Anyways, if 5E is going to be modular and flexible, then it doesn't need to obey the idea that low level play is gritty play and high level play is superheroic play. That approach is full of all kinds of well known flaws, such as forcing people who want to play heroes to endure grittiness, having a low cap for the level range for those who like gritty play, and making the game take too long to reach the really exciting stuff for those who really enjoy that.

    4E had a decent idea restricting things like flight and teleportation to certain tiers, but I wonder if there are better alternatives. Flight and teleportation would be fine at low levels for some campaigns, and would never be appropriate for others. Ideally, that kind of thing could be added on to various levels of "gritty vs. heroic" or "low magic vs high magic" dials which are separate from the level system. The question, though, is what that would leave for the progression of levels and tiers.

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    Quote Originally Posted by TwinBahamut View Post
    Flight and teleportation would be fine at low levels for some campaigns, and would never be appropriate for others.

    Indeed, but rather fine for some settings at low levels and never appropriate for other settings even at high levels. Characters are part of the setting and often the reason that such magicks stand out as aberrant is because it divorces those characters from the setting when put in their hands. I'm not saying that a character cannot rise to be the best example of whatever within the setting, and should always be unique (though that is as much a matter of roleplaying as mechanics) but certain magicks react with certain settings like dropping the Predator onto Earth. This is another reason why I feel a ruleset should be written to the genre and not to an assumed setting, and then allow the settings to handle what elements are appropriate, perhaps picking and choosing from modules of elements presented as optional within the genre ruleset.

  9. #29
    Quote Originally Posted by Mark CMG View Post
    (The people who say that the game breaks down at such-and-such a level are self-defining themselves as people who don't care for that style of high-level play, which is fine, of course!)
    I can hardly even begin to point out all of the problems with the thinking behind this assertion. He's washing his hands of the responsibility for how he is about to marginalize and mischaracterize a huge group of people who have a plethora of, sometimes unrelated, problems with high level gaming in D&D (often not in other systems).
    I hadn't noticed this before, but Monte's statement here is terrible. I like high-level play, I want functional high-level play. I just want it to be fast, to provide an experience different from low-level play and to include the modern character options and task resolution mechanics of the later versions of D&D. None of the editions of D&D have offered this. That's why I say the game breaks down.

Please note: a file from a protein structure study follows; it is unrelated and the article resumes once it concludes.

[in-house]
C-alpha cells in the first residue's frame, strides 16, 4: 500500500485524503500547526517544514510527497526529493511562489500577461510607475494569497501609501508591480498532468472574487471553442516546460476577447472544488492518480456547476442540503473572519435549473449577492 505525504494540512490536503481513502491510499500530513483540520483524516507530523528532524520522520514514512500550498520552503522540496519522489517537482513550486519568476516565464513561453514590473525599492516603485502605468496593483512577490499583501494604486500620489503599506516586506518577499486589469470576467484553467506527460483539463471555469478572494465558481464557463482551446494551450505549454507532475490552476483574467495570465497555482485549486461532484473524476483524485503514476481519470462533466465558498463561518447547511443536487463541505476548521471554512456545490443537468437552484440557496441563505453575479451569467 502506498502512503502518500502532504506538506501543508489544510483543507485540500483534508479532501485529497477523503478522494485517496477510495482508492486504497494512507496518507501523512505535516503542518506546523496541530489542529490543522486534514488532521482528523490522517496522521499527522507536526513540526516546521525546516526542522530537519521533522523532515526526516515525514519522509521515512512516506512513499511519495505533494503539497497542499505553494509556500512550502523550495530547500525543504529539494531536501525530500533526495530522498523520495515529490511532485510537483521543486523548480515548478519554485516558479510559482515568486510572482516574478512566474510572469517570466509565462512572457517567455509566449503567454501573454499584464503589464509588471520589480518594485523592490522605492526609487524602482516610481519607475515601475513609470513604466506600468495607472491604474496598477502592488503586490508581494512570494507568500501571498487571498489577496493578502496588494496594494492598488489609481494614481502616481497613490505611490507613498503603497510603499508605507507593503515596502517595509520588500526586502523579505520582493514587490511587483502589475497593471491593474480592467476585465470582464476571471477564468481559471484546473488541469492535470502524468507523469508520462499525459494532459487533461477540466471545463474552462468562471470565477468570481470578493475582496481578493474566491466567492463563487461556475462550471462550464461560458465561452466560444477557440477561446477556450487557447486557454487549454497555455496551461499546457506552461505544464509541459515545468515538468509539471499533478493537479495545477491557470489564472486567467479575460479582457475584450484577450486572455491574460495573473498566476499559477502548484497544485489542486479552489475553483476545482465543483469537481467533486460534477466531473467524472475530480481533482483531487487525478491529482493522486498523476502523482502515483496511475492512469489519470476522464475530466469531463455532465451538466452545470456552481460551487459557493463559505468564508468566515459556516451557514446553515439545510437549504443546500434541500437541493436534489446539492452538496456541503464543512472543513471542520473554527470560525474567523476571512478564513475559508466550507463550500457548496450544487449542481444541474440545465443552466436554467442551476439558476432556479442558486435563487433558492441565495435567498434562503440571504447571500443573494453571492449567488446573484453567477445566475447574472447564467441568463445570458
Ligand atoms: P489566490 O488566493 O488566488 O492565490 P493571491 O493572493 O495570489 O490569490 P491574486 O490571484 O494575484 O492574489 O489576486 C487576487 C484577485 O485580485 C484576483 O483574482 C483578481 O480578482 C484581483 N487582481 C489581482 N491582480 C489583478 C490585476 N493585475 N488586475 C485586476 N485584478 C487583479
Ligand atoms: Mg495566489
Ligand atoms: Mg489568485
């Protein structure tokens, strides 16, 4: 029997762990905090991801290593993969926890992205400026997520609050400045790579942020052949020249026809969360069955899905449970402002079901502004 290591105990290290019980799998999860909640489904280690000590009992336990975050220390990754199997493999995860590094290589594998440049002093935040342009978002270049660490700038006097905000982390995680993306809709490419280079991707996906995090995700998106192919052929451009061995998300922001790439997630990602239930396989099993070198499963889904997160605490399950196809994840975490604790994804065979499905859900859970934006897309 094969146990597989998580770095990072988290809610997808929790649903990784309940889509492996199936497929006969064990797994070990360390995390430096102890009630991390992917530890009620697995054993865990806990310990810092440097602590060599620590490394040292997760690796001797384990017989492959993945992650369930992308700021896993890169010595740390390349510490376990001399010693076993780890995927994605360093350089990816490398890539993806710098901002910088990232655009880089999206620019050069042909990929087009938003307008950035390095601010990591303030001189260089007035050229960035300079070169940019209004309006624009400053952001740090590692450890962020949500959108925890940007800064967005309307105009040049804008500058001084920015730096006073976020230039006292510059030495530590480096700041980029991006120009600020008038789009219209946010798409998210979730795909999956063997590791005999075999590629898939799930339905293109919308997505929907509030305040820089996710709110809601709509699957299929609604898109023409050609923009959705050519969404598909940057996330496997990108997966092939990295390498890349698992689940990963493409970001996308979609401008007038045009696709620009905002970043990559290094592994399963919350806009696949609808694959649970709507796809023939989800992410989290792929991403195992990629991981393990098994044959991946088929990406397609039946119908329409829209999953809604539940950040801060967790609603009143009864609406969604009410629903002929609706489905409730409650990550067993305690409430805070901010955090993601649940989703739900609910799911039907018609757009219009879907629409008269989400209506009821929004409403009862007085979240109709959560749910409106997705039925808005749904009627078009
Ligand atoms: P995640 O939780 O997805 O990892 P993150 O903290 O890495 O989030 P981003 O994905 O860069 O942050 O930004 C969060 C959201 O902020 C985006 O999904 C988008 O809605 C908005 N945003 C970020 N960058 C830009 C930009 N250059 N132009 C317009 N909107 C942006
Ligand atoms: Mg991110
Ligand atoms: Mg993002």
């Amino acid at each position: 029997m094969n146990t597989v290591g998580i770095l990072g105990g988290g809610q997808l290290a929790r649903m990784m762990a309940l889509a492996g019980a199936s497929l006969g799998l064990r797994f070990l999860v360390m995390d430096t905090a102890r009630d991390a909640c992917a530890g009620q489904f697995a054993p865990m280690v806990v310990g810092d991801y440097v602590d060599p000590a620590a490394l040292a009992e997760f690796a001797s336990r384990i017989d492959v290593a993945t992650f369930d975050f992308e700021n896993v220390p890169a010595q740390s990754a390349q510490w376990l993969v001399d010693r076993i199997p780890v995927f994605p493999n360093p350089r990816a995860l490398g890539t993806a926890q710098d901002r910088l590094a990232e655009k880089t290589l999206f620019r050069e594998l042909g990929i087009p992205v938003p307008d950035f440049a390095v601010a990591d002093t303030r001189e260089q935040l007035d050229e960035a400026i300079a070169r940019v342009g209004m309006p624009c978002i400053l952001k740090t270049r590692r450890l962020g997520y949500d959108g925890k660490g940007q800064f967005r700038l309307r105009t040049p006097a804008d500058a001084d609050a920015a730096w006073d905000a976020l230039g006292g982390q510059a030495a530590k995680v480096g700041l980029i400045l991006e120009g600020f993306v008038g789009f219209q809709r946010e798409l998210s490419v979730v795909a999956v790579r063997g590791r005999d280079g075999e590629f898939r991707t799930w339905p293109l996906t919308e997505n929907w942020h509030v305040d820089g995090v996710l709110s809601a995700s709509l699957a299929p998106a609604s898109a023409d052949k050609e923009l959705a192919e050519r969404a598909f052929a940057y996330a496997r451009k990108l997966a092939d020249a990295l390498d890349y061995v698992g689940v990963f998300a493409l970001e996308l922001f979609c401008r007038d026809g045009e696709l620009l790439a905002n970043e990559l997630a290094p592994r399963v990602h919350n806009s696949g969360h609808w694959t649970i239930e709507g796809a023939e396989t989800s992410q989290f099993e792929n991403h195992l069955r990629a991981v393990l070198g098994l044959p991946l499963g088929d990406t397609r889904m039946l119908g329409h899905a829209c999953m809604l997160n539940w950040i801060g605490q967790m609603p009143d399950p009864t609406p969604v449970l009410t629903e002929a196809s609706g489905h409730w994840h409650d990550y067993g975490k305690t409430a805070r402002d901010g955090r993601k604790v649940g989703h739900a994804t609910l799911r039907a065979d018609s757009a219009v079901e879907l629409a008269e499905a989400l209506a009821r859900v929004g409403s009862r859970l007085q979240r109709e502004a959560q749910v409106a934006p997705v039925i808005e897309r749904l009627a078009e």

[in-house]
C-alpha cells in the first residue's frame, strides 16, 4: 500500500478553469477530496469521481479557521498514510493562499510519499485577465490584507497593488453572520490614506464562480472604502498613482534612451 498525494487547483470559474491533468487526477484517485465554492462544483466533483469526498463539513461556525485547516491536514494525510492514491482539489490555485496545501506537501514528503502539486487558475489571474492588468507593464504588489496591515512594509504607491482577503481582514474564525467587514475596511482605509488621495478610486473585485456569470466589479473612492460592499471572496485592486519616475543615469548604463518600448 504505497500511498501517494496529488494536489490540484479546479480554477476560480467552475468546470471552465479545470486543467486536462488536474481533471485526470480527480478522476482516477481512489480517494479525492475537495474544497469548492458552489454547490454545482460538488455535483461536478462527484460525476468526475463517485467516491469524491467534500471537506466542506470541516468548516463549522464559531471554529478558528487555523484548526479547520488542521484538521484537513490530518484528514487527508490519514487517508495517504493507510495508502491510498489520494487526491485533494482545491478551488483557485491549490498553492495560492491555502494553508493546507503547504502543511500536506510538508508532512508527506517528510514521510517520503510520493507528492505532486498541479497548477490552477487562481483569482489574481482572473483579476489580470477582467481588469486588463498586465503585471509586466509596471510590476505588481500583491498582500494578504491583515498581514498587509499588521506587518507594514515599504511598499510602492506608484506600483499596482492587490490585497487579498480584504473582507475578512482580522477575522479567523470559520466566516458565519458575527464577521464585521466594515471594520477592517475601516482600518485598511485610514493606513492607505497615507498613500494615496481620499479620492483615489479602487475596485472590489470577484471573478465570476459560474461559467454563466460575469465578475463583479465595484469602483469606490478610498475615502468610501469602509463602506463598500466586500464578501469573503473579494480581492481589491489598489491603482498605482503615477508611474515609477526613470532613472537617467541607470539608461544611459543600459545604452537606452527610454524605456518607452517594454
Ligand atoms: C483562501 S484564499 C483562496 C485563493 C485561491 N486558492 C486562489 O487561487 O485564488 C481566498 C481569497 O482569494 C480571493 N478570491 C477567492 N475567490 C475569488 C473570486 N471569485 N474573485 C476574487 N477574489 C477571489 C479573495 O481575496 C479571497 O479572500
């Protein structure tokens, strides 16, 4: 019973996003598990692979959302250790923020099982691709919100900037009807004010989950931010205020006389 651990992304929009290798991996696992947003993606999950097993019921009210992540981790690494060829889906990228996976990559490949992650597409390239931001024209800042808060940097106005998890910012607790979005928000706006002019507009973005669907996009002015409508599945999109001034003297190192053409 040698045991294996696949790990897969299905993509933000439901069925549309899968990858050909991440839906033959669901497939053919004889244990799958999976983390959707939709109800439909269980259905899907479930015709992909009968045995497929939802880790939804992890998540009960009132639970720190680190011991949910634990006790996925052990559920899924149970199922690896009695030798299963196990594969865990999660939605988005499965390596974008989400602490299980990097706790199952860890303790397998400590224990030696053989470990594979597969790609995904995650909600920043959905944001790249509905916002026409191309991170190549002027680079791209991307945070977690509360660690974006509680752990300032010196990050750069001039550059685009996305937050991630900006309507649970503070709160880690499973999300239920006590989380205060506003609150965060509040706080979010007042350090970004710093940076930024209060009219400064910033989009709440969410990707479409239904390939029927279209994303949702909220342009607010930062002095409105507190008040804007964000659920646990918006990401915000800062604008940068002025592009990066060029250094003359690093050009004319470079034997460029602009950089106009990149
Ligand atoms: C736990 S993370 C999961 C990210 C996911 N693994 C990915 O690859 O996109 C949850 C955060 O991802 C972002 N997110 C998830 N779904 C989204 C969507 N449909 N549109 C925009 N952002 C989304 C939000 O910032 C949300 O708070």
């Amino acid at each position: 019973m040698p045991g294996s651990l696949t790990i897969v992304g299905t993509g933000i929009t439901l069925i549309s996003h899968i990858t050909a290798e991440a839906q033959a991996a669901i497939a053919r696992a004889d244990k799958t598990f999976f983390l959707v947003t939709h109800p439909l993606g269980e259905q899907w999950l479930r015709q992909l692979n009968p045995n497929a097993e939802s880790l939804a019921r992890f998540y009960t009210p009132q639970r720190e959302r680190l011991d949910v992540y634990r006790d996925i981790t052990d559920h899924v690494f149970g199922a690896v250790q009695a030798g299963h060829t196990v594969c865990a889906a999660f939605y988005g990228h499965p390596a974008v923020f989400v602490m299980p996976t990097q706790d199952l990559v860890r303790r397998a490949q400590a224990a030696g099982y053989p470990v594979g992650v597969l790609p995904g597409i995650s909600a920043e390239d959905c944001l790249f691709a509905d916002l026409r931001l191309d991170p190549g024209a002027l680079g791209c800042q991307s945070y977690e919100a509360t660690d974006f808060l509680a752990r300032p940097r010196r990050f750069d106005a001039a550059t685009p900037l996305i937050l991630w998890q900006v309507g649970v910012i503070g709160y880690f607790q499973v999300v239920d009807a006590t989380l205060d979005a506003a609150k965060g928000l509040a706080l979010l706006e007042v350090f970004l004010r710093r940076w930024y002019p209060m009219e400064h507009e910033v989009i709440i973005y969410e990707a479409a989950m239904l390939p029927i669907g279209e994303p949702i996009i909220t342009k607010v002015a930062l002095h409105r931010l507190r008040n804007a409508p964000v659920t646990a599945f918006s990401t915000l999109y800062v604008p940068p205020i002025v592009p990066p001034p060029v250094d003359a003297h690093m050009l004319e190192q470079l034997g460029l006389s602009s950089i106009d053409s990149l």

-KS

  10. #30
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    Quote Originally Posted by TwinBahamut View Post
    4E had a decent idea restricting things like flight and teleportation to certain tiers, but I wonder if there are better alternatives. Flight and teleportation would be fine at low levels for some campaigns, and would never be appropriate for others. Ideally, that kind of thing could be added on to various levels of "gritty vs. heroic" or "low magic vs high magic" dials which are separate from the level system. The question, though, is what that would leave for the progression of levels and tiers.
    It's an interesting question, and I think it requires digging a little deeper into what causes high-level play to become like superheroes.

    Here are the elements that I feel combine to create the "wahoo" effect at high levels:

    • An explosion of save-or-die effects (rocket tag) combined with easy resurrection. Death is a revolving door.
    • Widespread ability to fly at will. This completely changes the nature of the battlefield.
    • Freely usable, precisely targeted long-range teleportation. Geography is now irrelevant. Dungeons that are not teleport-warded might as well not exist.
    • Freely usable divination that is both specific and reliable. The fog of war is irrelevant. Secrets that are not divination-warded might as well not exist.

    Basically, what all this comes down to is certain abilities (resurrection, insta-kill, flight, teleportation, divination) being usable without cost, or with costs so low as to be no real limit on use. So, I think that points the way to putting a dial on wahoo. Segregate the wahoo abilities into their own module of spells and magic items. Then provide the following settings for that module:

    • Not Available. You can't have any.
    • By Authorization Only. Using this material requires the expenditure of a resource which is under the DM's direct control. You get only what the DM hands out; when you use it up, you don't automatically get more.
    • Limited Use. Using this material requires the expenditure of a limited resource. You can get more, but it's non-trivial and forces you to ration your use of wahoo. Alternatively, access rather than use is limited; the wizard may be able to fly more or less at will, but cannot grant the same ability to the rest of the party, so combat remains ground-based overall. This is high-level 4E with rituals.
    • Unlimited Use. Using this material requires no resource which cannot be quickly replenished. This is high-level 3E.
    Last edited by Dausuul; Monday, 20th February, 2012 at 09:14 PM.